Robbery reveals safety procedure concerns

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Robbery reveals safety procedure concerns

 

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On Nov. 14, an armed robbery occurred at UW Oshkosh at Reeve Memorial Union near the UW Credit Union entrance.

University Police Chief Kurt Leibold said that the robbery was a targeted threat and not an active shooter situation.

Student responses to how the event was handled varied from being upset to understanding the campus police did what they could.

UWO sophomore Dusty Gross said she understood that the officers felt it was safe to not lock the school down, but she was worried about the suspects coming back.

“Just because it was a targeted incident doesn’t mean they couldn’t have come back,” Gross said. “I think student and faculty safety should have been put first, and it was not.”

UWO freshman Sarah Witherspoon said she agreed the situation could have been worse and should have been treated as such.

“Sure, the officers felt that the campus wasn’t in grave danger, but what would’ve happened if the incident escalated?” Witherspoon said. “It was poorly handled and could’ve been better.”

UWO junior Ciara Trunnell said the situation, especially in communication with students, could have been handled better.

“The one thing that shocked me the most was the fact that there was such a long time in between the alerts that students got,” Trunnell said. “It would’ve been nice to have a consistent update.”

Although some students criticized the school for not going into lockdown, UWO does not have a lockdown procedure. According to Leibold, the University has a “shelter in place” procedure.

Leibold explained that a lockdown procedure would be difficult because the campus has more than one building, compared to elementary and high school buildings, and it requires a coordinated effort to lock all of them.

“Unfortunately on this campus we have over 40 buildings with all different types of locking mechanisms, so lockdown isn’t as simple as pushing a button,” Leibold said.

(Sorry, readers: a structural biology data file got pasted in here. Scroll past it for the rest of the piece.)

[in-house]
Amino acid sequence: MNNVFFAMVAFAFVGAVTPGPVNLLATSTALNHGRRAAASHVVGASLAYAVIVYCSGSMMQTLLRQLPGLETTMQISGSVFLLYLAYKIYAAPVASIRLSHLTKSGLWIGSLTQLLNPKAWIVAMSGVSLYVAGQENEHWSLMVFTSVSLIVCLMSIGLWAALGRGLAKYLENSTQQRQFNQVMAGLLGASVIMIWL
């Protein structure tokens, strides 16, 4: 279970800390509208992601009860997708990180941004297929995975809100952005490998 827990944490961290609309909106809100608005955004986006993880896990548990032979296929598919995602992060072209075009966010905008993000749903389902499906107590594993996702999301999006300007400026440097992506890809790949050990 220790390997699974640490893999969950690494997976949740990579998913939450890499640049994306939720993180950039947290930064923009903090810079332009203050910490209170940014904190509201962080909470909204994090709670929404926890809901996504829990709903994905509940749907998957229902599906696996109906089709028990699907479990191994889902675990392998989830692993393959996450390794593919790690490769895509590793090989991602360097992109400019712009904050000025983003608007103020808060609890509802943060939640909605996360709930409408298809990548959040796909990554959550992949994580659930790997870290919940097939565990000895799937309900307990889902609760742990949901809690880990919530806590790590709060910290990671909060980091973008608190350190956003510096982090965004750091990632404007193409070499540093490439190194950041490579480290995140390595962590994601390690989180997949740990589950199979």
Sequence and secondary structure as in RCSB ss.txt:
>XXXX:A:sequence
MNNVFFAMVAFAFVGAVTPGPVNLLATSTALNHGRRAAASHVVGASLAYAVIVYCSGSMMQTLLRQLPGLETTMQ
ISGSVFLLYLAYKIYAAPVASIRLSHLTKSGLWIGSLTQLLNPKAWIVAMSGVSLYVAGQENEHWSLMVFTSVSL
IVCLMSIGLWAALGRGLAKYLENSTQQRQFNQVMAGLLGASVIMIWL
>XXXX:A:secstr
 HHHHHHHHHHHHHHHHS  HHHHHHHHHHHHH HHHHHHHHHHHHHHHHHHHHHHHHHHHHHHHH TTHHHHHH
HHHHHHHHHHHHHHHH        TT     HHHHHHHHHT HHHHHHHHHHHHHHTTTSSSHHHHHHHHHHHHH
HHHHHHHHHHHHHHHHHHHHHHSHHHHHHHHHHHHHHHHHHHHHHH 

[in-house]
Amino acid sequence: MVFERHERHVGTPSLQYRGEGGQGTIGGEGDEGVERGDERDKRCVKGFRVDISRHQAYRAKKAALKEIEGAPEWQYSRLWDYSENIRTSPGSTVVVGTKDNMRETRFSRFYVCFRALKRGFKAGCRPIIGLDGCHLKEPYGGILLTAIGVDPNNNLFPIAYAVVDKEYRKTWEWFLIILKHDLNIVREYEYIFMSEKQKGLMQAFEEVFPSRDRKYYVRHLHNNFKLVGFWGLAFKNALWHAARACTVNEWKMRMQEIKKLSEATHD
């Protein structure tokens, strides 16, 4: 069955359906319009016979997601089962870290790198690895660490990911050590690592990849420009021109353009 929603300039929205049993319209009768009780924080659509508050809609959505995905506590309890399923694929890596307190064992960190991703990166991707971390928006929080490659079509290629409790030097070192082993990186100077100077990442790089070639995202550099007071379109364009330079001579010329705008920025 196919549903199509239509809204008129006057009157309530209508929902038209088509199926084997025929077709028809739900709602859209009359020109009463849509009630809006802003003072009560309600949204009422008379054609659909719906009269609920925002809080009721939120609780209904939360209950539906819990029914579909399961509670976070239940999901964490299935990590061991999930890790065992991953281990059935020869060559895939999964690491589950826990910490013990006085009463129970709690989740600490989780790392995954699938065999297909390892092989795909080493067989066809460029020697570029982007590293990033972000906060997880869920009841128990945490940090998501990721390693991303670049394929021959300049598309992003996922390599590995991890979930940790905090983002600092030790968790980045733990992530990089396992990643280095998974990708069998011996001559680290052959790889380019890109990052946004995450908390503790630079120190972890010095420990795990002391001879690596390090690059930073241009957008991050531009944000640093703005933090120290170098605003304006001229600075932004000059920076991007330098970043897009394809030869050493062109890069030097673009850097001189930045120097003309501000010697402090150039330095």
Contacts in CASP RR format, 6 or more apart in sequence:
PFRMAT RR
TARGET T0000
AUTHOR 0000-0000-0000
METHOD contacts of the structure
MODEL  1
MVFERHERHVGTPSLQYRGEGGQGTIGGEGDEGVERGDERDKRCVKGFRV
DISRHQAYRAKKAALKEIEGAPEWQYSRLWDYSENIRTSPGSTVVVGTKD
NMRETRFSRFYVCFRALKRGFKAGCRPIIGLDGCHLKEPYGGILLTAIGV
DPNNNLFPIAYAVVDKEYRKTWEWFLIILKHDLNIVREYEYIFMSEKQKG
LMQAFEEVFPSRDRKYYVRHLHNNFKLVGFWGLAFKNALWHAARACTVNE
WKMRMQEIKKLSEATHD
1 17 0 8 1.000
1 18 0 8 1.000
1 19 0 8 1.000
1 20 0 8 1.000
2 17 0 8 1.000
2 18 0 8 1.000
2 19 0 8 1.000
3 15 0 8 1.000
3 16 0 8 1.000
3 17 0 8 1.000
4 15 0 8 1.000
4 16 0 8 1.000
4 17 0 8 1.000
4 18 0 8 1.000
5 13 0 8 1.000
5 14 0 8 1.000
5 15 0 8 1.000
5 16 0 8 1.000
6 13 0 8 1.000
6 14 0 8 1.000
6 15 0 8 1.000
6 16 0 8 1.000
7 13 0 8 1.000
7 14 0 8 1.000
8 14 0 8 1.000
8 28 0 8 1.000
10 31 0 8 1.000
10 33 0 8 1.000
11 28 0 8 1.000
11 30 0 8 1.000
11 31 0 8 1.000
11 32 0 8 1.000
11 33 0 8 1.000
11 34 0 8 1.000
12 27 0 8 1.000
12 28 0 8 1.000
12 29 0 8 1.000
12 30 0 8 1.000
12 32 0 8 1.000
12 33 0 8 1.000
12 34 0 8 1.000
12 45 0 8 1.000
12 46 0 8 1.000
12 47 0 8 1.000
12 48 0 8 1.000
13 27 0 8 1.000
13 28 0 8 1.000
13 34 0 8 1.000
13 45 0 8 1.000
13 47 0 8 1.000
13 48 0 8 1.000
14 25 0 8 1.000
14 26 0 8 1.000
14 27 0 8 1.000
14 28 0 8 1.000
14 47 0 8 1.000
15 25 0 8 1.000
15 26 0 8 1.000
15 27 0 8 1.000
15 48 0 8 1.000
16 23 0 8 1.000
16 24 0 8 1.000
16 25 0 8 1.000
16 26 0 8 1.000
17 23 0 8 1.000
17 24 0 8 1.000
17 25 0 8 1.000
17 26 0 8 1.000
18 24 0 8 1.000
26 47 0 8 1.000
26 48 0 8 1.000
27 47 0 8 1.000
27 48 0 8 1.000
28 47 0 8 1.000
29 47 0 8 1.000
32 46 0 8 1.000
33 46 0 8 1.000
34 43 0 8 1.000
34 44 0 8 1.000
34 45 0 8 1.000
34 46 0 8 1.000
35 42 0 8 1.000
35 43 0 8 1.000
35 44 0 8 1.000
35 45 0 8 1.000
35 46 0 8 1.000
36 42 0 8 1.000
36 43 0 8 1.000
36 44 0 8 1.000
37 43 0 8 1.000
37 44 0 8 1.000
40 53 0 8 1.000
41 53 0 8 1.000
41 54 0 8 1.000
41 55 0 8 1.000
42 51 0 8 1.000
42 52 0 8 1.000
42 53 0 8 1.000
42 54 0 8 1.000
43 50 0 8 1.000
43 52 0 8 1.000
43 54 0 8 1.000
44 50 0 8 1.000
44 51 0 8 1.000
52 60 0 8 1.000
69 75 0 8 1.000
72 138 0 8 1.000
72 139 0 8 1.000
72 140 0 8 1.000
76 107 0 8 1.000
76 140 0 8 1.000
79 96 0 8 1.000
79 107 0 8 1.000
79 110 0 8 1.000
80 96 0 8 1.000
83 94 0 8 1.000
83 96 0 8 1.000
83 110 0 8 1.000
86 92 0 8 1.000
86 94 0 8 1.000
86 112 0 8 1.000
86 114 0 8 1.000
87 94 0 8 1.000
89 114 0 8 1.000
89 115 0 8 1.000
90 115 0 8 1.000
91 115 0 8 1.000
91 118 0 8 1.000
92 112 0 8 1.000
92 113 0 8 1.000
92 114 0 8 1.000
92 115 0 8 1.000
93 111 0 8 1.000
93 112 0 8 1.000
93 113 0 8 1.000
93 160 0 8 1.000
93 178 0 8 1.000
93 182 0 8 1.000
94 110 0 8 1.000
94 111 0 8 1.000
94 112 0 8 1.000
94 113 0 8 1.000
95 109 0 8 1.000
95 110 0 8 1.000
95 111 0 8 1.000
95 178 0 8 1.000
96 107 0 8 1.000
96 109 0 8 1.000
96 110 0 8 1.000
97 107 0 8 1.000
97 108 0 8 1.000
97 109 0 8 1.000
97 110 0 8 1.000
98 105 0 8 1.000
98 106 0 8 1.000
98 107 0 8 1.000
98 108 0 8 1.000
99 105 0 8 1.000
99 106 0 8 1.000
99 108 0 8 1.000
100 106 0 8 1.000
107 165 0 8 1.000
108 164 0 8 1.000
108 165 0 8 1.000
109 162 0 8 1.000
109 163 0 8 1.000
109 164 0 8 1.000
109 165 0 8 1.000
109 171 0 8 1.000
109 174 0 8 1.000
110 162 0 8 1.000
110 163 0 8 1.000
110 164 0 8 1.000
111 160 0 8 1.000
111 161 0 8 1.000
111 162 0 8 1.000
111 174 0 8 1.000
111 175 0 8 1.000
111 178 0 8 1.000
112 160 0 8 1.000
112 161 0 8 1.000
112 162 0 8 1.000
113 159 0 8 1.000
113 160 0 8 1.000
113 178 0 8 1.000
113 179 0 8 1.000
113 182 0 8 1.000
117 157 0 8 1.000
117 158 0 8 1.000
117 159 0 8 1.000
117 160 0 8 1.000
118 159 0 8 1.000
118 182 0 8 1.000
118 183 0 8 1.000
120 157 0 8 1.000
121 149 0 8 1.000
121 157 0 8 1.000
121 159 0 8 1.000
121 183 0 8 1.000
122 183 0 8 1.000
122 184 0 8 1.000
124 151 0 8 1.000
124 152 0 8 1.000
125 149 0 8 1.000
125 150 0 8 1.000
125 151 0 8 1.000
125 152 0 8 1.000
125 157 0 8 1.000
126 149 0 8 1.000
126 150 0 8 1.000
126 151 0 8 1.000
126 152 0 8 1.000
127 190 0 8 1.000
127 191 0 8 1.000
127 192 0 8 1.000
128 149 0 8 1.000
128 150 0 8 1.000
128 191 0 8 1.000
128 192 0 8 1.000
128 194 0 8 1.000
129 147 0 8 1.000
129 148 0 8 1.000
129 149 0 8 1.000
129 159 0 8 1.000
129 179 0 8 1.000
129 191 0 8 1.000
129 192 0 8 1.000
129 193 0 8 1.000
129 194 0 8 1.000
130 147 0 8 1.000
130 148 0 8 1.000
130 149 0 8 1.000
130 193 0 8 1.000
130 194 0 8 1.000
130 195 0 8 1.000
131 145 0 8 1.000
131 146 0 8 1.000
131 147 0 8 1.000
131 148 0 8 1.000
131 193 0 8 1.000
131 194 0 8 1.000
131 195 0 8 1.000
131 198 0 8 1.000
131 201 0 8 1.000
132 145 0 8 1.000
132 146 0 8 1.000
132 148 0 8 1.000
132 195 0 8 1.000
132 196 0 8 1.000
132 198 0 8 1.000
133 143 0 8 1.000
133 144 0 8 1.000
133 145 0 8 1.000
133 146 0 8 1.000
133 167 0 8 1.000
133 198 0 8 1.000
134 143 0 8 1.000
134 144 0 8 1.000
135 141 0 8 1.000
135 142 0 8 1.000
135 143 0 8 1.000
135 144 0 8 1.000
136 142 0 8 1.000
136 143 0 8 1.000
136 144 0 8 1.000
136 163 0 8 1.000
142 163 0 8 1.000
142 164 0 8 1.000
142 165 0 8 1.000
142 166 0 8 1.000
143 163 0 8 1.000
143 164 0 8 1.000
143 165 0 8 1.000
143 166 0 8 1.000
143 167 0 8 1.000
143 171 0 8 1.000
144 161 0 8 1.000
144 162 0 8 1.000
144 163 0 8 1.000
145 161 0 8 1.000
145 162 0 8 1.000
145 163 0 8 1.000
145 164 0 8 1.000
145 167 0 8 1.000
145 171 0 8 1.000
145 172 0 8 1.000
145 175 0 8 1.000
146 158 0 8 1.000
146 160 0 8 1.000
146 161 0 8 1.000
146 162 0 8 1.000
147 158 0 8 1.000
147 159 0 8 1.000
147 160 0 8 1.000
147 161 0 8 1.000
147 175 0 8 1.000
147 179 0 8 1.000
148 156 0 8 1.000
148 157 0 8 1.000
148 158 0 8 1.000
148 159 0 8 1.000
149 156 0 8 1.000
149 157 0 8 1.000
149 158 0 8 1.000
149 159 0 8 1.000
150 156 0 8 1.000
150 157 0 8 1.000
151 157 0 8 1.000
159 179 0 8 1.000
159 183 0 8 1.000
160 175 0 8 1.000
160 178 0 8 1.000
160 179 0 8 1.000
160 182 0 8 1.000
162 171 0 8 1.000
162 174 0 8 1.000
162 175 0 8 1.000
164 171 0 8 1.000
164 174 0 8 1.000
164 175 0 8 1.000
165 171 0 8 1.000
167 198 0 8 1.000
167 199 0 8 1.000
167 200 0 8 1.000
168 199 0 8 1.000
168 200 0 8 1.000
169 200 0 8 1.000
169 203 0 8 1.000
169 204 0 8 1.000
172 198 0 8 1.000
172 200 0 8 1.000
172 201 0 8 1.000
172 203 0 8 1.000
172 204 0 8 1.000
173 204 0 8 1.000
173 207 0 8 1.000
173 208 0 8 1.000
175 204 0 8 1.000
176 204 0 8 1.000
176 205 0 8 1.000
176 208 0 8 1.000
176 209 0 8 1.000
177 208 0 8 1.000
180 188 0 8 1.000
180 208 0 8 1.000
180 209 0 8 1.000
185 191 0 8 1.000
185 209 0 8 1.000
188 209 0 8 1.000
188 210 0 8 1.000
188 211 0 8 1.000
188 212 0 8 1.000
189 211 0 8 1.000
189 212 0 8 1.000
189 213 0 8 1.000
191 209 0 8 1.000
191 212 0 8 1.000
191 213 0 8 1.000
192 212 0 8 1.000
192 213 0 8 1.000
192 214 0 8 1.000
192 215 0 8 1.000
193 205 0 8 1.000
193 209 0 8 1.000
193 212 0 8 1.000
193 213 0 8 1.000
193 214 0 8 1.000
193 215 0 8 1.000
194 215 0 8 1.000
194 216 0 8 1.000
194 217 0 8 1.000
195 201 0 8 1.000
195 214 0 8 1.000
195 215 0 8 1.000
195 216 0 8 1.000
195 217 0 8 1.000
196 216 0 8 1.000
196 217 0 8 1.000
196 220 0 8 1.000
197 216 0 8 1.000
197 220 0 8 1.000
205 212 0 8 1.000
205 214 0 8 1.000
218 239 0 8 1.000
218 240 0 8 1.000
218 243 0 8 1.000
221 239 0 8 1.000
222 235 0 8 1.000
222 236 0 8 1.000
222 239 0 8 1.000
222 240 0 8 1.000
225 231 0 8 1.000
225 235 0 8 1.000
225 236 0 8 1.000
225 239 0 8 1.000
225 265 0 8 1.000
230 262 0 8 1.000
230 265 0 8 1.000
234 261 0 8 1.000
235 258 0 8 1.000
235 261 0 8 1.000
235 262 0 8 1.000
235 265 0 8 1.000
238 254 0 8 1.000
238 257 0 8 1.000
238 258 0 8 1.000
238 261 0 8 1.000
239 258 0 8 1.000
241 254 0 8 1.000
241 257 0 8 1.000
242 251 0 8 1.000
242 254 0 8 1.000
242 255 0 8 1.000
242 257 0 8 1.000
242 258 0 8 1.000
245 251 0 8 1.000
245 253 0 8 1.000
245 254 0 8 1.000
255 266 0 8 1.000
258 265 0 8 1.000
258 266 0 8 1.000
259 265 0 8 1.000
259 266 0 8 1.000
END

The shelter in place procedure would have been activated if the threat had been ongoing and would be carried out through Titan Alert. If a shelter in place message is sent out, it means that students and faculty should stay where they are and lock the door.

Upon learning about the shelter in place procedure, students agreed it is helpful, but the University should consider other factors during incidents like the robbery.

Gross said students should also be told not to come to campus if they are leaving for class and would be walking outside.

“I understand that it is a large campus, but more could have been done,” Gross said. “I personally lost participation points because I didn’t feel safe going to class.”

Trunnell said she agrees that off-campus students should be considered because people don’t think situations like this can happen until they do.

“Being a student who lives off campus, if I hadn’t checked my phone that morning I would’ve had to walk right past both Fletcher and Reeve, the main areas of the situation,” Trunnell said. “Sure, the shelter in place is helpful for students on campus, but the campus definitely needs to get a lockdown procedure in place.”

Dean of Students Art Munin said although the University does everything they can to ensure the safety of students, it is ultimately the responsibility of the student to protect themselves.